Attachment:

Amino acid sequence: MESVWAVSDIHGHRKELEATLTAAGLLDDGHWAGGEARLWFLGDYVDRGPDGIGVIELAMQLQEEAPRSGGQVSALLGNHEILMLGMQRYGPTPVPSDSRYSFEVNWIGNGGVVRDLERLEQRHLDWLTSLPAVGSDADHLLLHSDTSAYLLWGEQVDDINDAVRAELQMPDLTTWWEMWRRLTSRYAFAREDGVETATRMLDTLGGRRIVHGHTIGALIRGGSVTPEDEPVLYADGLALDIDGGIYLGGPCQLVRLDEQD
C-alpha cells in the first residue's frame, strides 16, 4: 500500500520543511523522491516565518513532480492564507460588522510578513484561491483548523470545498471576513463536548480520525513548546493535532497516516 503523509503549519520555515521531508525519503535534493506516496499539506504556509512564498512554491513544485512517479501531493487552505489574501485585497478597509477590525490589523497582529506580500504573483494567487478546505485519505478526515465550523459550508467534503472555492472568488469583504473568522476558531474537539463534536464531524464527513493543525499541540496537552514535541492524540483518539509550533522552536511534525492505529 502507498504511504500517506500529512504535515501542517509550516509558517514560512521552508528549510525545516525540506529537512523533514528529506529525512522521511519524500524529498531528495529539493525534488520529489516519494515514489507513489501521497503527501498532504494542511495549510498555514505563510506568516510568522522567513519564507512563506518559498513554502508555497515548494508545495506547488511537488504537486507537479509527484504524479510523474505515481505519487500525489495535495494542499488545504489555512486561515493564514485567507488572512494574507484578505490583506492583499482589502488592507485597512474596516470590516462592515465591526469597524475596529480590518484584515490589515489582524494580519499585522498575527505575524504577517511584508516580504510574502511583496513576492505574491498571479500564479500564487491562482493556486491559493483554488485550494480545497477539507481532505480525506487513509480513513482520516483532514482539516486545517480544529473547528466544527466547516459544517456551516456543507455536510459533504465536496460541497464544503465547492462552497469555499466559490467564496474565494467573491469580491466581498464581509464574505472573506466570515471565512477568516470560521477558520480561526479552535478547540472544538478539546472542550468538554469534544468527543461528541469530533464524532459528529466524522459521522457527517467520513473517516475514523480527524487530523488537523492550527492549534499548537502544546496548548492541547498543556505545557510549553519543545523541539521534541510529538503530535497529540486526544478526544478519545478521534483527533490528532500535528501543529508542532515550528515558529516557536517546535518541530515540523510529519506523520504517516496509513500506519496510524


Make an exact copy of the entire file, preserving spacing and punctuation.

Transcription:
Amino acid sequence: MESVWAVSDIHGHRKELEATLTAAGLLDDGHWAGGEARLWFLGDYVDRGPDGIGVIELAMQLQEEAPRSGGQVSALLGNHEILMLGMQRYGPTPVPSDSRYSFEVNWIGNGGVVRDLERLEQRHLDWLTSLPAVGSDADHLLLHSDTSAYLLWGEQVDDINDAVRAELQMPDLTTWWEMWRRLTSRYAFAREDGVETATRMLDTLGGRRIVHGHTIGALIRGGSVTPEDEPVLYADGLALDIDGGIYLGGPCQLVRLDEQD
C-alpha cells in the first residue's frame, strides 16, 4: 500500500520543511523522491516565518513532480492564507460588522510578513484561491483548523470545498471576513463536548480520525513548546493535532497516516 503523509503549519520555515521531508525519503535534493506516496499539506504556509512564498512554491513544485512517479501531493487552505489574501485585497478597509477590525490589523497582529506580500504573483494567487478546505485519505478526515465550523459550508467534503472555492472568488469583504473568522476558531474537539463534536464531524464527513493543525499541540496537552514535541492524540483518539509550533522552536511534525492505529 502507498504511504500517506500529512504535515501542517509550516509558517514560512521552508528549510525545516525540506529537512523533514528529506529525512522521511519524500524529498531528495529539493525534488520529489516519494515514489507513489501521497503527501498532504494542511495549510498555514505563510506568516510568522522567513519564507512563506518559498513554502508555497515548494508545495506547488511537488504537486507537479509527484504524479510523474505515481505519487500525489495535495494542499488545504489555512486561515493564514485567507488572512494574507484578505490583506492583499482589502488592507485597512474596516470590516462592515465591526469597524475596529480590518484584515490589515489582524494580519499585522498575527505575524504577517511584508516580504510574502511583496513576492505574491498571479500564479500564487491562482493556486491559493483554488485550494480545497477539507481532505480525506487513509480513513482520516483532514482539516486545517480544529473547528466544527466547516459544517456551516456543507455536510459533504465536496460541497464544503465547492462552497469555499466559490467564496474565494467573491469580491466581498464581509464574505472573506466570515471565512477568516470560521477558520480561526479552535478547540472544538478539546472542550468538554469534544468527543461528541469530533464524532459528529466524522459521522457527517467520513473517516475514523480527524487530523488537523492550527492549534499548537502544546496548548492541547498543556505545557510549553519543545523541539521534541510529538503530535497529540486526544478526544478519545478521534483527533490528532500535528501543529508542532515550528515558529516557536517546535518541530515540523510529519506523520504517516496509513500506519496510524